With the often prohibitive costs and questionable results of professional mold treatment, more and more homeowners are looking for ways to take care of the mold problems themselves. If the mold is affecting an area of less than 10 square feet and your family does not include anyone who is too small or too large or immune to immunity, you can address the problem yourself if you are careful.
Do your homework
First, review the Environmental Protection Agency (EPA) website and read the different levels of mold infestation and the levels of protection they need, both for you and the rest of your home. Mold spreads by sending millions of spores in the air. Annoying a mold infestation can send germs flying and make your problem worse and more widespread unless you seal off the area and protect yourself.
Close any heating or air vents for the affected area, and install a window fan to pull the air out. Close the area with plastic sheets taped to the entrance. Do not touch the mold with your bare hands, put it in your eyes, or breathe in. Wear a business suit or disposable clothing that you can throw out after the job is done. Wear a respirator, gloves and goggles, and shower well after completion.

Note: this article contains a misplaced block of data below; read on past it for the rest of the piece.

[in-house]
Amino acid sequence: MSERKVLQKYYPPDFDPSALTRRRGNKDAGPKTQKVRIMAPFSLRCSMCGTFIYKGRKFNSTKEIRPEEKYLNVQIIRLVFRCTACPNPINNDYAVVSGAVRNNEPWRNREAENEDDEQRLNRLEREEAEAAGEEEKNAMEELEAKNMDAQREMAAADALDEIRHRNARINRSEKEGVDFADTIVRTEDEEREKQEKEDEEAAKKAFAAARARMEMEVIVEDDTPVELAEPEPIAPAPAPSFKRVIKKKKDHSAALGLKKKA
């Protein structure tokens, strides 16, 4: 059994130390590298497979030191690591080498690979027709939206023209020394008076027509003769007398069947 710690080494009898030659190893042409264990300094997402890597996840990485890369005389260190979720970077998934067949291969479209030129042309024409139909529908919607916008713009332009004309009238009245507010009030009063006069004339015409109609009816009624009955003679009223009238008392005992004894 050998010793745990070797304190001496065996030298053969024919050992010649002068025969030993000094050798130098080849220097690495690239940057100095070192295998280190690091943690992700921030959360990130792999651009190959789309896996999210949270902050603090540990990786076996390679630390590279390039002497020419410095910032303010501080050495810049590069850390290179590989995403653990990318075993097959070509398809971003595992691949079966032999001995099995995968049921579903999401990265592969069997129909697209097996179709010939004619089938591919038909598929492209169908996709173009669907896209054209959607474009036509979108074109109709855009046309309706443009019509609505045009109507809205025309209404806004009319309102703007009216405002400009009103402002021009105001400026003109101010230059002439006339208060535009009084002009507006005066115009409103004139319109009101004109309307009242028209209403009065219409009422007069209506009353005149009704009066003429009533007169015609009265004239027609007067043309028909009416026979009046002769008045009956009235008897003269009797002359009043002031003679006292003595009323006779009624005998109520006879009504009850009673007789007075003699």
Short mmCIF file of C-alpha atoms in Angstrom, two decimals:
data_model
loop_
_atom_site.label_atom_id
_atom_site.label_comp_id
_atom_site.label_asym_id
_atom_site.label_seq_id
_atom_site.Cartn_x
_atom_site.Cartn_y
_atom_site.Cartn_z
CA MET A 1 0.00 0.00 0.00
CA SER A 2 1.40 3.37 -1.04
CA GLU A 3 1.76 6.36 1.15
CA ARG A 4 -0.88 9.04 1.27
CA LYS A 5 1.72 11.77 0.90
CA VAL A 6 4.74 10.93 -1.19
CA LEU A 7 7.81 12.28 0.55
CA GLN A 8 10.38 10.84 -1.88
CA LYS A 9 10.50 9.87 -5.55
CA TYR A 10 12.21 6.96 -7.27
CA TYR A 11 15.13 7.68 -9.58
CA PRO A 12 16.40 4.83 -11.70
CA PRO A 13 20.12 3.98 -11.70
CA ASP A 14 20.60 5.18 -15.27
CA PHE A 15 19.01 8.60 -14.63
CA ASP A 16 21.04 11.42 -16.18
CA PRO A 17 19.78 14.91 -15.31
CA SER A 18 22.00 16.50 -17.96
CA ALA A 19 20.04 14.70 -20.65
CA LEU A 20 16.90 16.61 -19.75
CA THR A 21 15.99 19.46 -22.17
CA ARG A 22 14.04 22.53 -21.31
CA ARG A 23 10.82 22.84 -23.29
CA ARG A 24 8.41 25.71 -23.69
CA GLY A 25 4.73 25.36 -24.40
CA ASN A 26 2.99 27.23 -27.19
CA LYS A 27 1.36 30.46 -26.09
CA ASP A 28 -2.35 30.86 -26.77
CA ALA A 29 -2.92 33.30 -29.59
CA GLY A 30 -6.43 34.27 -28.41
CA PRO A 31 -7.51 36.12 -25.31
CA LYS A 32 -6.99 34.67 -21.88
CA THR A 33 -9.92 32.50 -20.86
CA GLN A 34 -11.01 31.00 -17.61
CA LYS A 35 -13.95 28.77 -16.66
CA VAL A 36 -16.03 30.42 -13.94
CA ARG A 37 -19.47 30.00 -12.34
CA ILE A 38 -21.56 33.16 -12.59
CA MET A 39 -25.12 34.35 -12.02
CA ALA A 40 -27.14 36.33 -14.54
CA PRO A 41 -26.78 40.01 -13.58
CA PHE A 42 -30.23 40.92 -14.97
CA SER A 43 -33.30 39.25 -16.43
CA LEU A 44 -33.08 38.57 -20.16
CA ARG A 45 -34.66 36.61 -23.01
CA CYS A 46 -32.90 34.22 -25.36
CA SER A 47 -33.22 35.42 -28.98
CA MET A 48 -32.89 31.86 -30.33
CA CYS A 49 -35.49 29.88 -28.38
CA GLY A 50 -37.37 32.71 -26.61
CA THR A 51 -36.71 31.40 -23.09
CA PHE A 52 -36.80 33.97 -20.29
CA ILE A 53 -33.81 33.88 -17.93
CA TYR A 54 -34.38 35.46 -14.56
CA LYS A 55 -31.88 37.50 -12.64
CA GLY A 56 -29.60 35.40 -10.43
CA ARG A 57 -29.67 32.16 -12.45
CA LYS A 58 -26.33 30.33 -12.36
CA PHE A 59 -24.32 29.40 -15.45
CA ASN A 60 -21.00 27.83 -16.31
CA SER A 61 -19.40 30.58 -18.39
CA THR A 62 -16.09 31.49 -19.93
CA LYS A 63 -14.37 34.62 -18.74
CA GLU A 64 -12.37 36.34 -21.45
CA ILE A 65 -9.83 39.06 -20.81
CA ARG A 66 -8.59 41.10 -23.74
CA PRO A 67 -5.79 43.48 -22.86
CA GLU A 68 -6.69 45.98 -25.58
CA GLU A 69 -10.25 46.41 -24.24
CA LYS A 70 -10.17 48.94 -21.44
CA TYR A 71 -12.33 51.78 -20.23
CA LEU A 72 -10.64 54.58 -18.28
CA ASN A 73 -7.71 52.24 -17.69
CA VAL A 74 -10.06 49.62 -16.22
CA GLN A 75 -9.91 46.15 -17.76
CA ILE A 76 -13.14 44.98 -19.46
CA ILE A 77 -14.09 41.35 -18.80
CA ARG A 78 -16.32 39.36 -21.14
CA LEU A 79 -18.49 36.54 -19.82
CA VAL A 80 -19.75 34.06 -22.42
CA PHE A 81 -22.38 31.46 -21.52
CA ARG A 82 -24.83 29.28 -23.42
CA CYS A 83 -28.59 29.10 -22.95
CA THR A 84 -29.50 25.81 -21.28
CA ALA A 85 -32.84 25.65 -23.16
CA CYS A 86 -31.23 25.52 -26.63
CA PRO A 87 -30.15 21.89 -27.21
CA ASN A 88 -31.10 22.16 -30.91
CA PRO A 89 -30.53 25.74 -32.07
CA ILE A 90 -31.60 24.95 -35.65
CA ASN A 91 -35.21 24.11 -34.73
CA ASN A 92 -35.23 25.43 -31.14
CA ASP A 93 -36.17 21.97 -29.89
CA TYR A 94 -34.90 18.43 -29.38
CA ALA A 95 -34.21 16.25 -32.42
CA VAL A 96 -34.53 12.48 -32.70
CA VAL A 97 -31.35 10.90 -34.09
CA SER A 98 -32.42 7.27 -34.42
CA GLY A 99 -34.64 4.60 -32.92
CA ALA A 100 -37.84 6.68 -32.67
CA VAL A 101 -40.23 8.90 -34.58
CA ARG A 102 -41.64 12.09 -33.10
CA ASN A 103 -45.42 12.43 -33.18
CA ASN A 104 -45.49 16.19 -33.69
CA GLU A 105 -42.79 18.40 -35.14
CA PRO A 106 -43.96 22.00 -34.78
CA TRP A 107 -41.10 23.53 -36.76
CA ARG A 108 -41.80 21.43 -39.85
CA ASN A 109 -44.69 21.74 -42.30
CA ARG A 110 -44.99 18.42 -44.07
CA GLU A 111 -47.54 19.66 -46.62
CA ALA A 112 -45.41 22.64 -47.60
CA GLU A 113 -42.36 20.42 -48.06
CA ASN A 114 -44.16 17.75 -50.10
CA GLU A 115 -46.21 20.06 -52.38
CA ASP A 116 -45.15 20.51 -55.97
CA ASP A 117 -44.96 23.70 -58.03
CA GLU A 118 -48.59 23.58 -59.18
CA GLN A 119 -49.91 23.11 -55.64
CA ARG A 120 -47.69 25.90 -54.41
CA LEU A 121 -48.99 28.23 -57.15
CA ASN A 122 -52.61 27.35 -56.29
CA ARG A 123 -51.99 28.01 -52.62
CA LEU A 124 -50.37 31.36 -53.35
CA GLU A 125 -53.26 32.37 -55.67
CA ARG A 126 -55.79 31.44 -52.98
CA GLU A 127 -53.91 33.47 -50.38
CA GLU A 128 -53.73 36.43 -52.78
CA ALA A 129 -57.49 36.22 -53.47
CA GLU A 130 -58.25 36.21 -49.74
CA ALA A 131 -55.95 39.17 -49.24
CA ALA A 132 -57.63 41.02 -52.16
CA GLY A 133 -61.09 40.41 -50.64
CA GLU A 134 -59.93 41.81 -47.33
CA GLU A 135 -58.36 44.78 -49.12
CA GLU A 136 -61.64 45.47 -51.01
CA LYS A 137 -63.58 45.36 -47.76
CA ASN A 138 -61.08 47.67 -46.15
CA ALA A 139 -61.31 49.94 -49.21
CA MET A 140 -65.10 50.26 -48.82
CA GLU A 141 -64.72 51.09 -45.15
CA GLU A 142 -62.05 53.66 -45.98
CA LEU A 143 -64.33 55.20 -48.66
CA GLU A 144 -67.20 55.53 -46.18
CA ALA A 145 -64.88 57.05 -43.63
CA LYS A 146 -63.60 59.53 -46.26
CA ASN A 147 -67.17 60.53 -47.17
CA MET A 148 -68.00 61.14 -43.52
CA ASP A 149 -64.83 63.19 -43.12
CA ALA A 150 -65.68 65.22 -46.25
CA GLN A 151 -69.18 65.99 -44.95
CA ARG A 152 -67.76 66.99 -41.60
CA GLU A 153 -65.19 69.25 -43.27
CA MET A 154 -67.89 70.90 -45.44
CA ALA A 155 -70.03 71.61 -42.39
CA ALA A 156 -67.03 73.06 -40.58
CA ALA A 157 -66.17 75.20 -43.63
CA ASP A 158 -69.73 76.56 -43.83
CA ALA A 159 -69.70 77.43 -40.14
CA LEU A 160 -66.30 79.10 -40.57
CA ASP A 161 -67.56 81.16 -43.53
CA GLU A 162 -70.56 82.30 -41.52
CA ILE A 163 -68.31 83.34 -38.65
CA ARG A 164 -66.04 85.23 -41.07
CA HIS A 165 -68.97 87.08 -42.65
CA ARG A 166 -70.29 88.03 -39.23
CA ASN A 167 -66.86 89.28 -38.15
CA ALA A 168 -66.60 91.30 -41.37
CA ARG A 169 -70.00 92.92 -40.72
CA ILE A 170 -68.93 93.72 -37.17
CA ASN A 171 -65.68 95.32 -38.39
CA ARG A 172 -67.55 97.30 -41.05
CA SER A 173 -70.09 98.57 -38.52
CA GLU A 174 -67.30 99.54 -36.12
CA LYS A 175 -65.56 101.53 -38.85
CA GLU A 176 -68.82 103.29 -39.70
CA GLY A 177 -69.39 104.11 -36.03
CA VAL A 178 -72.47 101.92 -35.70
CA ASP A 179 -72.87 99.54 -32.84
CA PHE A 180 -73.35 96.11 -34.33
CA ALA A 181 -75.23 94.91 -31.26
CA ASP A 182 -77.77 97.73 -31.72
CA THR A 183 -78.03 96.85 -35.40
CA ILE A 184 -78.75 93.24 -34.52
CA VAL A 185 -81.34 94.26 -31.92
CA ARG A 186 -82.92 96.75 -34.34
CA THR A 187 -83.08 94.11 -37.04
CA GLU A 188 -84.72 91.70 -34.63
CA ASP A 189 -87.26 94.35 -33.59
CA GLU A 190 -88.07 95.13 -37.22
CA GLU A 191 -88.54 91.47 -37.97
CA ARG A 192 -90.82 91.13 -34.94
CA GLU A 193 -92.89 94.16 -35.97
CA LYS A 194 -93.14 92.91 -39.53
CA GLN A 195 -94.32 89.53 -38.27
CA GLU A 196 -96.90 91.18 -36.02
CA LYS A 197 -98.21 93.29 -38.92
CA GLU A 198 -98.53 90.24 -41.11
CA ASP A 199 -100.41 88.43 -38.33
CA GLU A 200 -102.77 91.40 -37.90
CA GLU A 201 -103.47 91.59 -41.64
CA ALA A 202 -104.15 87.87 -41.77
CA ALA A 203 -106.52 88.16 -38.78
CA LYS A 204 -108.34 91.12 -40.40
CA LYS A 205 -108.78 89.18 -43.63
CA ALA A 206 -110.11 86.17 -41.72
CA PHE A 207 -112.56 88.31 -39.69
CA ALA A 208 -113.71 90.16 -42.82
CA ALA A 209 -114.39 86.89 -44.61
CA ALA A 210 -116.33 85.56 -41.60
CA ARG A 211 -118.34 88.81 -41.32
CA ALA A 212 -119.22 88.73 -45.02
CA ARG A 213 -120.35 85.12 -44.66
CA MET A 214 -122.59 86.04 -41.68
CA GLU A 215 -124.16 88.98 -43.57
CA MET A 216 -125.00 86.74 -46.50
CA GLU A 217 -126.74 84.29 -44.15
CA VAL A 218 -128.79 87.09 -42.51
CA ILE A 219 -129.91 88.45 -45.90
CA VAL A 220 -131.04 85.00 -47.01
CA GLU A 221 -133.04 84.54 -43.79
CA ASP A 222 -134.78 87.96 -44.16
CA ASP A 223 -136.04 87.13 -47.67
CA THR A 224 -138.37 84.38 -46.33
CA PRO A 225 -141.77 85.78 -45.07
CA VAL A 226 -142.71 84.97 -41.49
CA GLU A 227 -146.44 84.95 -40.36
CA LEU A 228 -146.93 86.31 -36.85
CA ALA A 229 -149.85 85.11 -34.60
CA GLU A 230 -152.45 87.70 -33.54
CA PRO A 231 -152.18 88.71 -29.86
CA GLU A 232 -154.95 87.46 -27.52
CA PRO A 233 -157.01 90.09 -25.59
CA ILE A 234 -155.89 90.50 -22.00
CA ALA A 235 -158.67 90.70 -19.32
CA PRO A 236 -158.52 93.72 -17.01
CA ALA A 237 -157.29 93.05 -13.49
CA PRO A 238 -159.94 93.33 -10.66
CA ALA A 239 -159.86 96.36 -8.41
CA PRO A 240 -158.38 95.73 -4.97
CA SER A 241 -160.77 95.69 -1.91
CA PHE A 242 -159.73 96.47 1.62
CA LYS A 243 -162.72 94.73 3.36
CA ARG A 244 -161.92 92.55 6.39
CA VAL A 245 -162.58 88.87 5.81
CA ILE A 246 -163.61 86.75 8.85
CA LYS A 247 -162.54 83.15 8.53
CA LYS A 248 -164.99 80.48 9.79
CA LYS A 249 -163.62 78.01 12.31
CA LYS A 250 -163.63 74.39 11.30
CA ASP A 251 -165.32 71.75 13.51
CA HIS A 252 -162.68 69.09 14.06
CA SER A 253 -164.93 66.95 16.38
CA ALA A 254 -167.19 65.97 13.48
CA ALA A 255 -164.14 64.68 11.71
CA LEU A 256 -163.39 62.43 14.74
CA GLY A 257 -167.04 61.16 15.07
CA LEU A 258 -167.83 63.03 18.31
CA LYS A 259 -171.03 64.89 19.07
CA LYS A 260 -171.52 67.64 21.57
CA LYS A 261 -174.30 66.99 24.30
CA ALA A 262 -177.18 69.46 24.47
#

Take the right approach
Contrary to popular belief, you cannot kill mold with bleach. It may remove the appearance, but it will not get the roots, which will bloom again in a matter of days, and sometimes hours, if the area remains wet. Generally, the best way to get rid of mold is to completely remove infected material and rebuild. Removal is your only option if the moisture is coming from graywater or wastewater. If the source of moisture is clean, use a wet or wet steamer to remove wet or loose debris first and then place it in heavy duty garbage bags. Then wipe with water or scrub with disinfectants but do not soak the surface. When completely dry, deflate again with a HEPA vacuum.
Dispose of materials carefully
Fill the contents of the vacuum well and clean it thoroughly or replace the vacuum filter. You can get rid of the bags of debris with the rest of the trash. If the moisture problem that called for mold is resolved in the first place and the area remains completely dry, the mold may not regrow.